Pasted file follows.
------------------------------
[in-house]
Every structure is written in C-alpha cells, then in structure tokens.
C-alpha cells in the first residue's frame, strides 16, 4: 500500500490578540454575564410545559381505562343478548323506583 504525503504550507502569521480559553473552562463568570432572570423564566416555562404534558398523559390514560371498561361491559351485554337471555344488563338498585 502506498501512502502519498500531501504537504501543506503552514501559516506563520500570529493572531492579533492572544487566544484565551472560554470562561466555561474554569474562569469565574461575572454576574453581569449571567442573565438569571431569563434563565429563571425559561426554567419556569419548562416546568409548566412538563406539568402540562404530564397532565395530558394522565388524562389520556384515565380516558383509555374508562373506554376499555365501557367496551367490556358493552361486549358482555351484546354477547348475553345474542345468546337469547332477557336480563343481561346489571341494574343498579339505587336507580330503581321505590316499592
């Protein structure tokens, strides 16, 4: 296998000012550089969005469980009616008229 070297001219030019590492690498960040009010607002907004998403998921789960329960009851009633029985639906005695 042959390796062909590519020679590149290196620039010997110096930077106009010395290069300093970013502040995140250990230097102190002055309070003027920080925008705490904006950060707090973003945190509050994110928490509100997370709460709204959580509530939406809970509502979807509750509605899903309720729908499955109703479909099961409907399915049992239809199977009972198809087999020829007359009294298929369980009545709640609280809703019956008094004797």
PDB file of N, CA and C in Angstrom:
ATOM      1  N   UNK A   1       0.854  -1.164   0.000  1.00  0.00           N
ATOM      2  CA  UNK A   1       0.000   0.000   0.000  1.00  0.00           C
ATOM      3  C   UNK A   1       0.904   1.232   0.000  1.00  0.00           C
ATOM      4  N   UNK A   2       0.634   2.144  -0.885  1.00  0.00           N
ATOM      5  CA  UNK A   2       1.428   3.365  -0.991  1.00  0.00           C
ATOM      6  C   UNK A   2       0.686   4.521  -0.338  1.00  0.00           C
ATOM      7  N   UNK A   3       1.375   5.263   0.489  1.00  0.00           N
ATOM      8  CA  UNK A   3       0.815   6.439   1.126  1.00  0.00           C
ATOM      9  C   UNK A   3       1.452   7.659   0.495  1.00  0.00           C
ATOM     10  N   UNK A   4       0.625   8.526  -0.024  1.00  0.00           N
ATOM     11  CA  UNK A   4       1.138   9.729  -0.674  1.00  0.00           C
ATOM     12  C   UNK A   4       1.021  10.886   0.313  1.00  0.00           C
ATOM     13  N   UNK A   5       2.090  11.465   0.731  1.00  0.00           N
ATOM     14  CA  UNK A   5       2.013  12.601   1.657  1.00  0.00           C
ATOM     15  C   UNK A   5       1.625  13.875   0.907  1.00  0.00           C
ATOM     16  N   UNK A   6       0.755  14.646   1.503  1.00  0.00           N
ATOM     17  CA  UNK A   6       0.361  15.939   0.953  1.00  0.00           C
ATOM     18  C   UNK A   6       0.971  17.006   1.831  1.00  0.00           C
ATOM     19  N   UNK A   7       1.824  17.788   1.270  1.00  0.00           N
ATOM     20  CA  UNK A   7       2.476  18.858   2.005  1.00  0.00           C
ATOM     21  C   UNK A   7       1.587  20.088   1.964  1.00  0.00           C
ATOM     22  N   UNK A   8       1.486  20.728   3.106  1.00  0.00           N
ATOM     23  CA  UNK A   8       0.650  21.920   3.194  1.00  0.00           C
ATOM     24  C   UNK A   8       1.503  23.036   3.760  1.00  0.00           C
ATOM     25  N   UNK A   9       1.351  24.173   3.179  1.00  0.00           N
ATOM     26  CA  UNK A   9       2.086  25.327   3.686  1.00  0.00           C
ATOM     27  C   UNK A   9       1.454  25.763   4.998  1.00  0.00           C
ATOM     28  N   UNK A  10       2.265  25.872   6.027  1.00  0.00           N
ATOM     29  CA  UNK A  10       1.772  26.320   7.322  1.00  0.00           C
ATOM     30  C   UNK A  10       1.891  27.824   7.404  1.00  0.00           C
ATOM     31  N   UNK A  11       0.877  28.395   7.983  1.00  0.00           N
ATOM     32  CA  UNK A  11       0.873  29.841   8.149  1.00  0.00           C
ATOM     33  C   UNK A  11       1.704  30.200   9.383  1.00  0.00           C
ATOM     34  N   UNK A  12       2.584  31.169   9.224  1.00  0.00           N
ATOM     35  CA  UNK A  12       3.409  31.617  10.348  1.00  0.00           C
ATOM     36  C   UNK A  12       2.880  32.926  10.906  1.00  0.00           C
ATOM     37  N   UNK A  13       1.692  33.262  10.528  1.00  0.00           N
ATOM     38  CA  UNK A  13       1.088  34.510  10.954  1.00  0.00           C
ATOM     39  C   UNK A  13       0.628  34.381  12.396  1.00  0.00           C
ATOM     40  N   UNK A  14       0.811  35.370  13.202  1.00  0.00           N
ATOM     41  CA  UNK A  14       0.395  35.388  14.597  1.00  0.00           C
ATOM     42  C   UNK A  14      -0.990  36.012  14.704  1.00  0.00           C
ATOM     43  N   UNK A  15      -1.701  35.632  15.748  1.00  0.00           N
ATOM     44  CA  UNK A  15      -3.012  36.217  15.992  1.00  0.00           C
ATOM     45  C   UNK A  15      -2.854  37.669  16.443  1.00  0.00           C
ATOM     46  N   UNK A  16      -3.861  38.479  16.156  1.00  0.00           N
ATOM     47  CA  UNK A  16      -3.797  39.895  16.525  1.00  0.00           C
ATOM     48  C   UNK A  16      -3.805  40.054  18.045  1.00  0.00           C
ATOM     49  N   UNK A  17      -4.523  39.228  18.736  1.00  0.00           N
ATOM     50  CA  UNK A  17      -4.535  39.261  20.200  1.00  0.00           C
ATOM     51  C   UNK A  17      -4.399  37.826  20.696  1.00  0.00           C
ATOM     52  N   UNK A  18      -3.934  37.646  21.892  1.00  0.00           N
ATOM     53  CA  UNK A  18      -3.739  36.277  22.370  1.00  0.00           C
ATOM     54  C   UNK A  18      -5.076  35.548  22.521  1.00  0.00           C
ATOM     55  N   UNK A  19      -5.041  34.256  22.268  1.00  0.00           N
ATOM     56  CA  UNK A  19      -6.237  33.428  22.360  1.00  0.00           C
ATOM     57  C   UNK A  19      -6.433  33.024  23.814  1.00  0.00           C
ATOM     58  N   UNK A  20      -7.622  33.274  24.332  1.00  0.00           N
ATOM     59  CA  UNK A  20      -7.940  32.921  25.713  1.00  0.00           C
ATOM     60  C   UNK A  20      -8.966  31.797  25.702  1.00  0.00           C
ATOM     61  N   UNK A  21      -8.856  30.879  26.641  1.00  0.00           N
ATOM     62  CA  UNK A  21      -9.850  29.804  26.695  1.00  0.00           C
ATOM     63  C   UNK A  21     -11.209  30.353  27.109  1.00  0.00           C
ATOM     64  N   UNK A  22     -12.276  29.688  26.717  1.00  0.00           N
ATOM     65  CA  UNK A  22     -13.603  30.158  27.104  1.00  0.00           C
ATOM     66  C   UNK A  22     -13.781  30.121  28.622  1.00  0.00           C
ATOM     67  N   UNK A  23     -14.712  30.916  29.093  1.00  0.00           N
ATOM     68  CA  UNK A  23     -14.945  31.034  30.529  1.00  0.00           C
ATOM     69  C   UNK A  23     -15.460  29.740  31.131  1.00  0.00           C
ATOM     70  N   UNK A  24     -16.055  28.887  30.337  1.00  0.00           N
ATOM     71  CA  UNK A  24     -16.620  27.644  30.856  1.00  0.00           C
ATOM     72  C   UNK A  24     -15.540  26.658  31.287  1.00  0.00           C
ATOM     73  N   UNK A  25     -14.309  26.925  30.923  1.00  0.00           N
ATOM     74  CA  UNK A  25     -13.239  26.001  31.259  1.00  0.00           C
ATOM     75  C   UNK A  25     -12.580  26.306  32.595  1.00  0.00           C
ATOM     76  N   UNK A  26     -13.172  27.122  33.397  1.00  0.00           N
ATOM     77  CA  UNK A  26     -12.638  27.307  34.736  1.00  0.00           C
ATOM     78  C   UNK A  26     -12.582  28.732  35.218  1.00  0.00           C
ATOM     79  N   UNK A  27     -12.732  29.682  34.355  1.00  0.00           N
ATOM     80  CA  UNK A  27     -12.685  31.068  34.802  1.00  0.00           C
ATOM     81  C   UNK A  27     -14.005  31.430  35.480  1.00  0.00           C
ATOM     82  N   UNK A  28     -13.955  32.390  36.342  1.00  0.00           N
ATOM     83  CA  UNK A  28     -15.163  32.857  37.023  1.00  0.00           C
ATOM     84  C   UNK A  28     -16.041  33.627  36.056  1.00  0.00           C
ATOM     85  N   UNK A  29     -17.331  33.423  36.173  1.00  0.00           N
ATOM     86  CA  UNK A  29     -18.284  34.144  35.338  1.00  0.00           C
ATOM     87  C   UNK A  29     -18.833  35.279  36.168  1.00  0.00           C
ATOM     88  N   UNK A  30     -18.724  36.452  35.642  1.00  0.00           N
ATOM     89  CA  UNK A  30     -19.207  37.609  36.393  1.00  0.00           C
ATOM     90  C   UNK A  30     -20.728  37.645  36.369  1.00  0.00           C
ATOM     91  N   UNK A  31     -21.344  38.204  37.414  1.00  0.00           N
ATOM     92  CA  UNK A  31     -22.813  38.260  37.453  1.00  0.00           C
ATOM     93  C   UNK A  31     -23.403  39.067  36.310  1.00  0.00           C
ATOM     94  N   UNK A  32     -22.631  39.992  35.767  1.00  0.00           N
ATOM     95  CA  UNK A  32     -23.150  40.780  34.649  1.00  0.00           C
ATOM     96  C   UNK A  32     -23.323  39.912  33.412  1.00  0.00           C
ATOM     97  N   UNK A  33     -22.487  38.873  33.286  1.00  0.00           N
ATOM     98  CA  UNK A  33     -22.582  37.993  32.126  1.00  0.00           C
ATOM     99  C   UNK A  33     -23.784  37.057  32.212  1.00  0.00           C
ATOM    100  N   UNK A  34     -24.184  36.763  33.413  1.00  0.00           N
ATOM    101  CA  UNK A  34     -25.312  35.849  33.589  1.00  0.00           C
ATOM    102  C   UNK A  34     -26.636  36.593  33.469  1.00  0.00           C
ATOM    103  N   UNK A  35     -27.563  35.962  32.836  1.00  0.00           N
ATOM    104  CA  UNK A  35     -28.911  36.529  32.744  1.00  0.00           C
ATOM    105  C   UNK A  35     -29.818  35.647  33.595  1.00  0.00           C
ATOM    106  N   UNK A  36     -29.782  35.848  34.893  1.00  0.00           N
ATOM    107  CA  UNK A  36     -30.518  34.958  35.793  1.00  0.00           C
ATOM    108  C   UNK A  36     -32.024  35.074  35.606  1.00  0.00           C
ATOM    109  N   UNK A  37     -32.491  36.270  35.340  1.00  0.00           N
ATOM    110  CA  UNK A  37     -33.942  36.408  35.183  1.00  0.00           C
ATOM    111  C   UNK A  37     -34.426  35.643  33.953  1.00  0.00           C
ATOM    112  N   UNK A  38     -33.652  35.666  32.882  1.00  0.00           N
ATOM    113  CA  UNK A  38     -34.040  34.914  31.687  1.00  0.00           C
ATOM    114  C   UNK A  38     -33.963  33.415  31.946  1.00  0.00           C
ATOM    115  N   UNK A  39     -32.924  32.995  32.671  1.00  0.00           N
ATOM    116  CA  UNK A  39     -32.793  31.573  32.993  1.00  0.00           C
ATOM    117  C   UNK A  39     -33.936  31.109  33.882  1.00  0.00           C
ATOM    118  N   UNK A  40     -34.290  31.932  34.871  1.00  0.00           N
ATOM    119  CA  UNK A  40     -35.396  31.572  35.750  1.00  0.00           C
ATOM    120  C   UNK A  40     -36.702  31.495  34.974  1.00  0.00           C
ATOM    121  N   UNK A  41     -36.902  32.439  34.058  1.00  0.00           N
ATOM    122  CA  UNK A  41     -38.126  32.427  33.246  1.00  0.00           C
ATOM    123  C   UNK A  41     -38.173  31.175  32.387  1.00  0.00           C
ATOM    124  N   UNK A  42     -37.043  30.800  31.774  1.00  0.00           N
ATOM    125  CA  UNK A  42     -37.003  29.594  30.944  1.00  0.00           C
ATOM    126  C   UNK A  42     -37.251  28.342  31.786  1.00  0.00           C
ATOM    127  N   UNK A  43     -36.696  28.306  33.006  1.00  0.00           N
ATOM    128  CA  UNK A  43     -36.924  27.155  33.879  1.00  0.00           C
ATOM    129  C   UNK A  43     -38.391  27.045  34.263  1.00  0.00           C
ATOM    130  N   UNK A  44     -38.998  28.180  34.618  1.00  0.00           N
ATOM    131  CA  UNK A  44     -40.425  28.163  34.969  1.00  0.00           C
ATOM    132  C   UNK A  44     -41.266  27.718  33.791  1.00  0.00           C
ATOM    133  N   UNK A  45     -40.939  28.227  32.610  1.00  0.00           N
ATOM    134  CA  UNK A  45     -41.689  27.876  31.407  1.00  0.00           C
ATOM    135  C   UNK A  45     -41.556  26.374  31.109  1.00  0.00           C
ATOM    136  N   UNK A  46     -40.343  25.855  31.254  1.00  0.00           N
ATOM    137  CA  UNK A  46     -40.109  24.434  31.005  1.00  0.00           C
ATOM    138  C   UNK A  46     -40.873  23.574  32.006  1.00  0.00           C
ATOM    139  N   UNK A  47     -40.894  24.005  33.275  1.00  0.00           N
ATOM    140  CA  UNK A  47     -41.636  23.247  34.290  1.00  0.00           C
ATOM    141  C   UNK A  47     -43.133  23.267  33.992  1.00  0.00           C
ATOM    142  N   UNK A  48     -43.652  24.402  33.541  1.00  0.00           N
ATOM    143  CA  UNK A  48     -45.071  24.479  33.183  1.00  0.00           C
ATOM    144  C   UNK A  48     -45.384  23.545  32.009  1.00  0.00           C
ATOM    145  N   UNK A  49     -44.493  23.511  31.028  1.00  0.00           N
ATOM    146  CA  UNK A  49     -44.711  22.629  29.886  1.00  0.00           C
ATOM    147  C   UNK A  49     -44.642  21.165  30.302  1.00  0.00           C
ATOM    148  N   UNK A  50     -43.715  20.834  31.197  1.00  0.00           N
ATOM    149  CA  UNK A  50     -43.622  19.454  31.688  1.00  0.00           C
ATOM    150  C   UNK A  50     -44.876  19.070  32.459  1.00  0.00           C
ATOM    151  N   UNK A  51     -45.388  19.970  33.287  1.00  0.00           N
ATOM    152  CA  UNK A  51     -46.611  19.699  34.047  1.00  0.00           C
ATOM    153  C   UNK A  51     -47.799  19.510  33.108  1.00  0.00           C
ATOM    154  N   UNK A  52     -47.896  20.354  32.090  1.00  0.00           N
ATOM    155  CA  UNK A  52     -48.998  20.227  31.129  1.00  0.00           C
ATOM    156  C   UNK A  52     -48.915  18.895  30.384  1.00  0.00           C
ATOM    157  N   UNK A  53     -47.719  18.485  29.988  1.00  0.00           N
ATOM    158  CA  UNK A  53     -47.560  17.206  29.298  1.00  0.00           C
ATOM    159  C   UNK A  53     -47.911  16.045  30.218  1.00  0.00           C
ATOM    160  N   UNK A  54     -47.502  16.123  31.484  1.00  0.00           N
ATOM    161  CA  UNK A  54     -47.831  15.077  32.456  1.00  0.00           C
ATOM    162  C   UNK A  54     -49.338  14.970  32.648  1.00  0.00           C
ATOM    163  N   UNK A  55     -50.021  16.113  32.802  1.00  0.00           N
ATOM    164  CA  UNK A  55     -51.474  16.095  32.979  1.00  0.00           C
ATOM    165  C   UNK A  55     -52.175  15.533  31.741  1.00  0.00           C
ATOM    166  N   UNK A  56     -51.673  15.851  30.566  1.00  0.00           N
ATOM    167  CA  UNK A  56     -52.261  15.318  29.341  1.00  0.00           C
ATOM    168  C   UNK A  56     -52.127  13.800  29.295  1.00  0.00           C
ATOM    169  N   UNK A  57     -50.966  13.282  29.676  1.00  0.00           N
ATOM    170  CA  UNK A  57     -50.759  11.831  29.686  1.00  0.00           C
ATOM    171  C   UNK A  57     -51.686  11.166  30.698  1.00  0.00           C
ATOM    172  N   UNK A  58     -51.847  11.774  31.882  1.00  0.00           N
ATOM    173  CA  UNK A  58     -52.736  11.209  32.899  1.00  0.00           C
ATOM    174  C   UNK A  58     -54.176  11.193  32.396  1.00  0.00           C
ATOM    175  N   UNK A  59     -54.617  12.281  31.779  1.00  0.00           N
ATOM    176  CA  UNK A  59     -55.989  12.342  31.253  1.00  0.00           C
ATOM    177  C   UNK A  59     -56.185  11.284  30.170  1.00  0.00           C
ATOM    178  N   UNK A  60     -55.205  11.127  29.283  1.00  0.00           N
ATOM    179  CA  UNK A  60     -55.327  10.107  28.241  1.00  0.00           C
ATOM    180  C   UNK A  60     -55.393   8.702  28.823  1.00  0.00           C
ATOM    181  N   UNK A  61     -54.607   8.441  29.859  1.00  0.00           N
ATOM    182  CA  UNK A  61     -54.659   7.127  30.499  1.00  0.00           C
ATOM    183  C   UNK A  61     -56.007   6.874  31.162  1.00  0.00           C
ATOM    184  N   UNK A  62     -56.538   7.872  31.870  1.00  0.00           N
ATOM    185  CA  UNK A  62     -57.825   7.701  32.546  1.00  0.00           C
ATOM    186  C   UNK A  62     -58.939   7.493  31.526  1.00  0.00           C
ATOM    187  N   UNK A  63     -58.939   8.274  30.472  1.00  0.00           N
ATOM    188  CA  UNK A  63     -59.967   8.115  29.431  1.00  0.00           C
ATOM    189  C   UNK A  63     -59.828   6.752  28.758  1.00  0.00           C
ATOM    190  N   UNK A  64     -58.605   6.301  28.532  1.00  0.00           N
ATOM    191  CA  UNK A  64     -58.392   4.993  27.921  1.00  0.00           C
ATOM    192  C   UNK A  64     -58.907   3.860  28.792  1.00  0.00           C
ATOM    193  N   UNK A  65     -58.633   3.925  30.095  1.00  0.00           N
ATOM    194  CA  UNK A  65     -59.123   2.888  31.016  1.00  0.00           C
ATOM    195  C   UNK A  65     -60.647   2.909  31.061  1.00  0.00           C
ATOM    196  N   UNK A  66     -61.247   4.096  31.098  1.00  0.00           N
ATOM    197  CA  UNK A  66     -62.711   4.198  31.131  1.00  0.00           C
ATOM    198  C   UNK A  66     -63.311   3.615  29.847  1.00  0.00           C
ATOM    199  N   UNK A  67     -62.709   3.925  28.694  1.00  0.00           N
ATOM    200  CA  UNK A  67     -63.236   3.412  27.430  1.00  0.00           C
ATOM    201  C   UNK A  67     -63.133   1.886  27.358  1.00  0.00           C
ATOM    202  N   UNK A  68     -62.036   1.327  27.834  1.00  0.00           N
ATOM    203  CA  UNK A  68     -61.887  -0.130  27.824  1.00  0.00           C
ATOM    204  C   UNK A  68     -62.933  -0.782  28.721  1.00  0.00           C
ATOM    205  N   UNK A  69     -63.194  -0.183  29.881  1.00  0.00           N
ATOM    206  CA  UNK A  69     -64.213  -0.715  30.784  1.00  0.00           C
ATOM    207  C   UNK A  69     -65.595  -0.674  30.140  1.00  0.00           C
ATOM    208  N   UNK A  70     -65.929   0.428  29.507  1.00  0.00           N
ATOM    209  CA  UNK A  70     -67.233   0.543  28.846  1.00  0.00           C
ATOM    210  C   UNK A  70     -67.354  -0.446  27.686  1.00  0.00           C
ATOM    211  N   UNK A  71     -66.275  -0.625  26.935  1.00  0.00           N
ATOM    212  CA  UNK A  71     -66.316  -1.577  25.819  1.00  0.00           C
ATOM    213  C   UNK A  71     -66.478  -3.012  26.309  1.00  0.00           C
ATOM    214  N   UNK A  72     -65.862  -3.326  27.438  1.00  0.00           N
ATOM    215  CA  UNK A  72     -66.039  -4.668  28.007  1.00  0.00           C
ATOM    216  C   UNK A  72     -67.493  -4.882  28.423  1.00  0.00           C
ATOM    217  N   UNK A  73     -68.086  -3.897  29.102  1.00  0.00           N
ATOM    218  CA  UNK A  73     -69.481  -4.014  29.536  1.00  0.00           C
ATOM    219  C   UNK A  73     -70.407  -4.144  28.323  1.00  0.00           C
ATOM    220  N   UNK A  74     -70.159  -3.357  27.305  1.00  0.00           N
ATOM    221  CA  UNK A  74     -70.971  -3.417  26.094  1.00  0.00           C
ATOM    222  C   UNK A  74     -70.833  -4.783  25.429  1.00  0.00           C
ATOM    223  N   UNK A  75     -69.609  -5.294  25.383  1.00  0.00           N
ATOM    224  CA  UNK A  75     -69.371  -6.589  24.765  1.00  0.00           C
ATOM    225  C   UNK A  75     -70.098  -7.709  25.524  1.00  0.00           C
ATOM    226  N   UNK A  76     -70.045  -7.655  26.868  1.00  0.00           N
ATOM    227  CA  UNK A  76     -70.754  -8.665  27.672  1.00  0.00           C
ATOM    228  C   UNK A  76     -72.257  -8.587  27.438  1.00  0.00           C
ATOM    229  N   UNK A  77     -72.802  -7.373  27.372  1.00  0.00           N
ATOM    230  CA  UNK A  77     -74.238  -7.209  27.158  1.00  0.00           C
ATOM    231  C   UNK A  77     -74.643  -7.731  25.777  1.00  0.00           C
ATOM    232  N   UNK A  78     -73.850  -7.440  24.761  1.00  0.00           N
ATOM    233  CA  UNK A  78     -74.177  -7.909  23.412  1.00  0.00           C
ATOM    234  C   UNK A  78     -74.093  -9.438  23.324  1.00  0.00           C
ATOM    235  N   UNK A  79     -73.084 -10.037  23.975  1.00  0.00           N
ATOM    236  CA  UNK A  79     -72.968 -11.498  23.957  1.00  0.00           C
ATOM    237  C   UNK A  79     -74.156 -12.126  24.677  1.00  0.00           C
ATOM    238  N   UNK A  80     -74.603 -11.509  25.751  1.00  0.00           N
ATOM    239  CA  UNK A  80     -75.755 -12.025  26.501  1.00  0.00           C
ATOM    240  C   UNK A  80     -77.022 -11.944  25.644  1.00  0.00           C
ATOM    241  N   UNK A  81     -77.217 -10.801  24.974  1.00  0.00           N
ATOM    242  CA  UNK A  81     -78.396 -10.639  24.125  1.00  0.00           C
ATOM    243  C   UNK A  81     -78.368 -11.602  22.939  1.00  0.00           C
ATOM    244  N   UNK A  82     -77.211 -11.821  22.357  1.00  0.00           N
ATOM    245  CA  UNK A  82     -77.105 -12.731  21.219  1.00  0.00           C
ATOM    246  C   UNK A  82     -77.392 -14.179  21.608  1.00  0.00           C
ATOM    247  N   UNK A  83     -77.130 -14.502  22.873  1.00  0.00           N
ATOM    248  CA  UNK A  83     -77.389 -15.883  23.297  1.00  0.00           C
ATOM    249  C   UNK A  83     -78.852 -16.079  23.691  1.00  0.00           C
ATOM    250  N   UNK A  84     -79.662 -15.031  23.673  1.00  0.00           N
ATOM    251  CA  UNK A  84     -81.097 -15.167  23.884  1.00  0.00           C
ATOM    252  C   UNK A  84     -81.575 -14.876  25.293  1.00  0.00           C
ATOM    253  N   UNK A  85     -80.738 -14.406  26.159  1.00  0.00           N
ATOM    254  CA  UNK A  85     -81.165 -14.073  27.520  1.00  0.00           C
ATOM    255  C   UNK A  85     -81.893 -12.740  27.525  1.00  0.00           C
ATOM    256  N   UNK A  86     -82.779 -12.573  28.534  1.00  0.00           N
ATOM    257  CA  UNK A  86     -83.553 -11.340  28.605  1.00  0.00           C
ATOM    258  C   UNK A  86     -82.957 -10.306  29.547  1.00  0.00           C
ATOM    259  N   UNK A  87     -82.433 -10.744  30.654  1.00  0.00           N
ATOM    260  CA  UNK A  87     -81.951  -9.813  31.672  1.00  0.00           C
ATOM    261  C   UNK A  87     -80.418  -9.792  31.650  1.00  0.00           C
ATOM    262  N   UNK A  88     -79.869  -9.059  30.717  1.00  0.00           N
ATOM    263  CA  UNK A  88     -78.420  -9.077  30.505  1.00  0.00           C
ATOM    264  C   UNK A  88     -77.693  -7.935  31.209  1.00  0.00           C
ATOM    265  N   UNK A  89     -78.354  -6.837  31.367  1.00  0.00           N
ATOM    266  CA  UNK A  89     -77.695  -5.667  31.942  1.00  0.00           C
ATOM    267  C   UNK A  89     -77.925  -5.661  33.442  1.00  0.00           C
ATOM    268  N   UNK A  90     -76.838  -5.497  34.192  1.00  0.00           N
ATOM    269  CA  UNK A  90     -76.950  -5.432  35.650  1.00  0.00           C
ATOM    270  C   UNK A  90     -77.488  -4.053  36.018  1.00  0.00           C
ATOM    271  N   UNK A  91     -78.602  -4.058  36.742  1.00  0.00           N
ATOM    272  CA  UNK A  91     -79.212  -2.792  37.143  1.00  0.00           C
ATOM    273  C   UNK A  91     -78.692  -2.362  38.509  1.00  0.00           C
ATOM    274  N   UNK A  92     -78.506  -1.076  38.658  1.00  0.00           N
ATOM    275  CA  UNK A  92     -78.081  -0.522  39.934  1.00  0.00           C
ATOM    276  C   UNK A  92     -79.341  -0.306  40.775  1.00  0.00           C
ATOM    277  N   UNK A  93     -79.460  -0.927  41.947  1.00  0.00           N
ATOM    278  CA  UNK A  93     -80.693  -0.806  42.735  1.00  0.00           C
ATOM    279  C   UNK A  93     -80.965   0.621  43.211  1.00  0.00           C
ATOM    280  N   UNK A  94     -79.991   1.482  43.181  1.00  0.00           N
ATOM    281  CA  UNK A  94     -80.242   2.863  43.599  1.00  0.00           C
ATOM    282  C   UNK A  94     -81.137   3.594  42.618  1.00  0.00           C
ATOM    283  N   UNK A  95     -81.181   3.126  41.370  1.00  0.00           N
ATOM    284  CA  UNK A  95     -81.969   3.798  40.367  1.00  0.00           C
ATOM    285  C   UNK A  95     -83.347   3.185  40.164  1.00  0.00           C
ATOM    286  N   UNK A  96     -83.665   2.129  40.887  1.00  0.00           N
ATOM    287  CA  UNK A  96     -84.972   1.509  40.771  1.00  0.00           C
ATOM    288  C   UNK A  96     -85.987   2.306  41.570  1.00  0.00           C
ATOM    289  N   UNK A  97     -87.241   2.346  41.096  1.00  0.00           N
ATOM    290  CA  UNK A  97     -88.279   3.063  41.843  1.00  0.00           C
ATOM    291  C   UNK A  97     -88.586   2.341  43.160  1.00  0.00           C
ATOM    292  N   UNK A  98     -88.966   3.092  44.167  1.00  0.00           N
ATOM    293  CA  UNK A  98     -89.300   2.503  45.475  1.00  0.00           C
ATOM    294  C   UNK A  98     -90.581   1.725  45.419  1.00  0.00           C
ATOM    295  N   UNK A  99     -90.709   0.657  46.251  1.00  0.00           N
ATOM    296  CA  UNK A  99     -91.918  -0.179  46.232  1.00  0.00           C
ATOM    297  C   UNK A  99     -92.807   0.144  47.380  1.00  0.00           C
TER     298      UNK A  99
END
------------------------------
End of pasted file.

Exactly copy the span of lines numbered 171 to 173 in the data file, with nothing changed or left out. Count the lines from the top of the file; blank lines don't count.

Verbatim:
ATOM    166  N   UNK A  56     -51.673  15.851  30.566  1.00  0.00           N
ATOM    167  CA  UNK A  56     -52.261  15.318  29.341  1.00  0.00           C
ATOM    168  C   UNK A  56     -52.127  13.800  29.295  1.00  0.00           C